Hypothermia in lambs

The weather forecast has been unpredictable but all models show the worst of the weather hitting on Thursday and the potential for subsequent lower temperatures. It poses a significant risk of chill or hypothermia in young lambs. The greatest risk is to newborn lambs or those under nutritional stress, but lambs caught without shelter and subject to the elements can also quickly succumb.

The degree of hypothermia varies greatly. Mild hypothermia occurs where a lamb’s temperature is between 37-39°C and is often seen where lambs are born into a cold environment or consume insufficient colostrum to generate heat. The issue can usually be resolved by warming the lamb and ensuring colostrum / milk is available in sufficient quantities.

A much more serious situation is where the temperature drops below 37°C. Here, treatment options depend on age and the degree of hypothermia. Where newborn lambs are still alert and exhibit normal suckling behaviour then the options described above for mild hypothermia should suffice.

Where lambs are too weak to suckle, regardless of age, feeding should be delayed. The favoured solution here is getting a rapid source of energy in to the lamb to enhance warmth and vigour. This is usually best achieved by administering a glucose injection into the lamb’s abdominal cavity (stomach).

Veterinary advice is to administer 10ml of a 20% glucose injection per kg bodyweight (50ml for a 5kg lamb). Before administering, the solution should be warmed to body temperature.

If diluting, then add recently boiled water which has cooled or sterile water. The site to administer is one inch down and one inch to the right side of a lamb’s navel.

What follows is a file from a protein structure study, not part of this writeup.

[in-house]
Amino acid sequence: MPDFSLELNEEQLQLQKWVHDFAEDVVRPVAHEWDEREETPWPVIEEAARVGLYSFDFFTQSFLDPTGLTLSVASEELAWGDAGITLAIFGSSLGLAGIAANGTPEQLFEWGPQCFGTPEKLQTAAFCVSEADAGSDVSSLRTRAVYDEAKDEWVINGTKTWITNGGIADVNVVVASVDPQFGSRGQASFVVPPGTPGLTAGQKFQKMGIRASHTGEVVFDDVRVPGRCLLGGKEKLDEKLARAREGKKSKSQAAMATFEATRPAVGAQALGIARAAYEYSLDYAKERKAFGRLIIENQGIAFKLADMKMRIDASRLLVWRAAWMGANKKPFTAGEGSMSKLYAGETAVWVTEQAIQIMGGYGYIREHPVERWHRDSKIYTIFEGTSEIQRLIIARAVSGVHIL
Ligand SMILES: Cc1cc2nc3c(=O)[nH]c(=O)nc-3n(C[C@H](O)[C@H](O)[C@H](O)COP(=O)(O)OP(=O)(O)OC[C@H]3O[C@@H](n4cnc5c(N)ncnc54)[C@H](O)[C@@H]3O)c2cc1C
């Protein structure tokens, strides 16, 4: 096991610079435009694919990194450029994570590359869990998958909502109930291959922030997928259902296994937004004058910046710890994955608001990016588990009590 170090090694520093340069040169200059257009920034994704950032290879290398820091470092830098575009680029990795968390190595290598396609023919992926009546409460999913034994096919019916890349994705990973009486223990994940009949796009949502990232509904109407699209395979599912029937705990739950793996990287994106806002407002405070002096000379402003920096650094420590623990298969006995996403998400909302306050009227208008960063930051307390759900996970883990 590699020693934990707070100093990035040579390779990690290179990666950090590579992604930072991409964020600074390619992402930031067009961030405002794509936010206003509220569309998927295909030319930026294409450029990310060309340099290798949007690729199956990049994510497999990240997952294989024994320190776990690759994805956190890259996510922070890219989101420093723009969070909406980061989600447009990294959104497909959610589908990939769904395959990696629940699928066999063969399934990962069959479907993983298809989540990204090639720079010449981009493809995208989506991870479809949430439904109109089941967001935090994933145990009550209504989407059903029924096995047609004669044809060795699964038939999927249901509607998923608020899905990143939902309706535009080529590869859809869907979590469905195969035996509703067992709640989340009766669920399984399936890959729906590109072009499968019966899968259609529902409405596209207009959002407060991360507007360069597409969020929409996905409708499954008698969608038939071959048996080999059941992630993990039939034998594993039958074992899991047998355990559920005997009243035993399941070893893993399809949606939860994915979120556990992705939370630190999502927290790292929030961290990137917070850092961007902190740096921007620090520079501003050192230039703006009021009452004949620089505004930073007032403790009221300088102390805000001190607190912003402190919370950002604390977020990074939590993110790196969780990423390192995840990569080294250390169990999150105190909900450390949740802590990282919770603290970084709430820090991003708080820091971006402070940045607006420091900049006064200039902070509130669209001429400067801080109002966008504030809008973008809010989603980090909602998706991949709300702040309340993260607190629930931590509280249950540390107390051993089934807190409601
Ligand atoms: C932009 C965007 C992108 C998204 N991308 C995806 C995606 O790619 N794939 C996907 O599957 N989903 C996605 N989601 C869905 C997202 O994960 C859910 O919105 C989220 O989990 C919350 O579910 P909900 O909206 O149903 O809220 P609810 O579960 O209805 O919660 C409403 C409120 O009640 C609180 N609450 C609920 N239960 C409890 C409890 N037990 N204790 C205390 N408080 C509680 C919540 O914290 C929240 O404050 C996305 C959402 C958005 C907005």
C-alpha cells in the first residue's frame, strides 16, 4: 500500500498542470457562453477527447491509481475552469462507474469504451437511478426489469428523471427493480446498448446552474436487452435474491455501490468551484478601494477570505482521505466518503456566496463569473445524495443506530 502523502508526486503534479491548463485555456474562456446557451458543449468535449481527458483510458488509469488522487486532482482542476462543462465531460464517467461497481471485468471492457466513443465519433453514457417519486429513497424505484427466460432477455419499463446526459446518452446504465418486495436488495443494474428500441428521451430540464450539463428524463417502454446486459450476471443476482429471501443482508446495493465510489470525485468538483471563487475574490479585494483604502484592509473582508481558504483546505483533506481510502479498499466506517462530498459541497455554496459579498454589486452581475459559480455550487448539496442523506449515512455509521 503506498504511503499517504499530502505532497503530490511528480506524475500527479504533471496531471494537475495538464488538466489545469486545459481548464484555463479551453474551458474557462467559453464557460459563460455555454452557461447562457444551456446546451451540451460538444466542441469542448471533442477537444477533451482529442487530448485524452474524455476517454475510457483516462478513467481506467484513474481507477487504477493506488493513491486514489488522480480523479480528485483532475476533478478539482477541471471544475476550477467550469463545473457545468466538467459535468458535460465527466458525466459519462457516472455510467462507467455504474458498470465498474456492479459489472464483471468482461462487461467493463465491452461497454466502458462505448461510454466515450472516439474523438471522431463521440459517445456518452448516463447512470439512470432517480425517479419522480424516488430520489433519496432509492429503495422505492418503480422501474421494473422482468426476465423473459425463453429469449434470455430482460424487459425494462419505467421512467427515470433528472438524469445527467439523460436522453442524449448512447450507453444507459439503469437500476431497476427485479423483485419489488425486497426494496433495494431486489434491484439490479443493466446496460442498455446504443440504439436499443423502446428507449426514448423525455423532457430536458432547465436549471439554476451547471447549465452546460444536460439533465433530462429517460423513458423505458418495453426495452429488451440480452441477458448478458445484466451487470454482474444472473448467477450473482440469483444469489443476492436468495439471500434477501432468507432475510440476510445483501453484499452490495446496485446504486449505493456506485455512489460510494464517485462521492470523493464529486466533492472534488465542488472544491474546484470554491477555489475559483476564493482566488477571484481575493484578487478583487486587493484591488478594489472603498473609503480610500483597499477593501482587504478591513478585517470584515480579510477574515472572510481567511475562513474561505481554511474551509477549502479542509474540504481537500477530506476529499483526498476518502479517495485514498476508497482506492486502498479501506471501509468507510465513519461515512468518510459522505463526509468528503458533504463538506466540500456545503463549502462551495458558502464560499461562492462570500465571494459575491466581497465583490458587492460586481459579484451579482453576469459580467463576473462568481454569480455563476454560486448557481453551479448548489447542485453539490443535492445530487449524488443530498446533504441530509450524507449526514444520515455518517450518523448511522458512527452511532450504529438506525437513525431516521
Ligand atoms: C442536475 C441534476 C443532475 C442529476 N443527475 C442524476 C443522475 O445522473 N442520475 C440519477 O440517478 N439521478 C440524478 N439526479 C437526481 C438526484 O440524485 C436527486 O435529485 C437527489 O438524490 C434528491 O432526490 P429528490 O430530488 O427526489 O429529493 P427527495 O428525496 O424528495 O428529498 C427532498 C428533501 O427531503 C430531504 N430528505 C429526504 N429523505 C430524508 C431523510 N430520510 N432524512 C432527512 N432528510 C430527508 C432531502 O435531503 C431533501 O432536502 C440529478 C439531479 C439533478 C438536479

Insert the needle downwards at a 45 degree angle to ensure the solution is injected into the abdominal cavity and not the gut of the lamb. A lamb can then be warmed and it will typically respond relatively quickly to feeding thereafter.

It is important to keep abreast of the forecast wind direction, as this may mean ewes with young lambs outdoors may need a change of area to provide better shelter or require temporary shelter to be set up along open sheds. A line of bales set up strategically can often help to curtail drafts at ground level, while adequate nutrition is vital in helping to reduce issues.

Transport suitability

Factory procurement agents wish to highlight rules regarding the safe transport of animals for slaughter. Where animals are deemed unfit for transport then they are also deemed unsuitable for slaughter. Animals must be able to walk unassisted and remain standing during transport. Animals should never be presented for slaughter with an open wound, profuse bleeding or where there is a risk that prolapsed organs can be easily damaged during transport. It is also prohibited to present pregnant females for slaughter that are 90% or more through their expected gestation.

Replacement hoggets

The recent lift in hogget price should provide an incentive for farmers running a dry hogget system to review the quality of hoggets on hand. It is possible that low levels of optimism in sheep farming will limit demand in breeding sales.

The experience of recent years has shown that demand for poor-quality hoggets has been reduced, with a surplus of replacements in the market. As such, farmers need to weigh up if it is better to move hoggets this spring.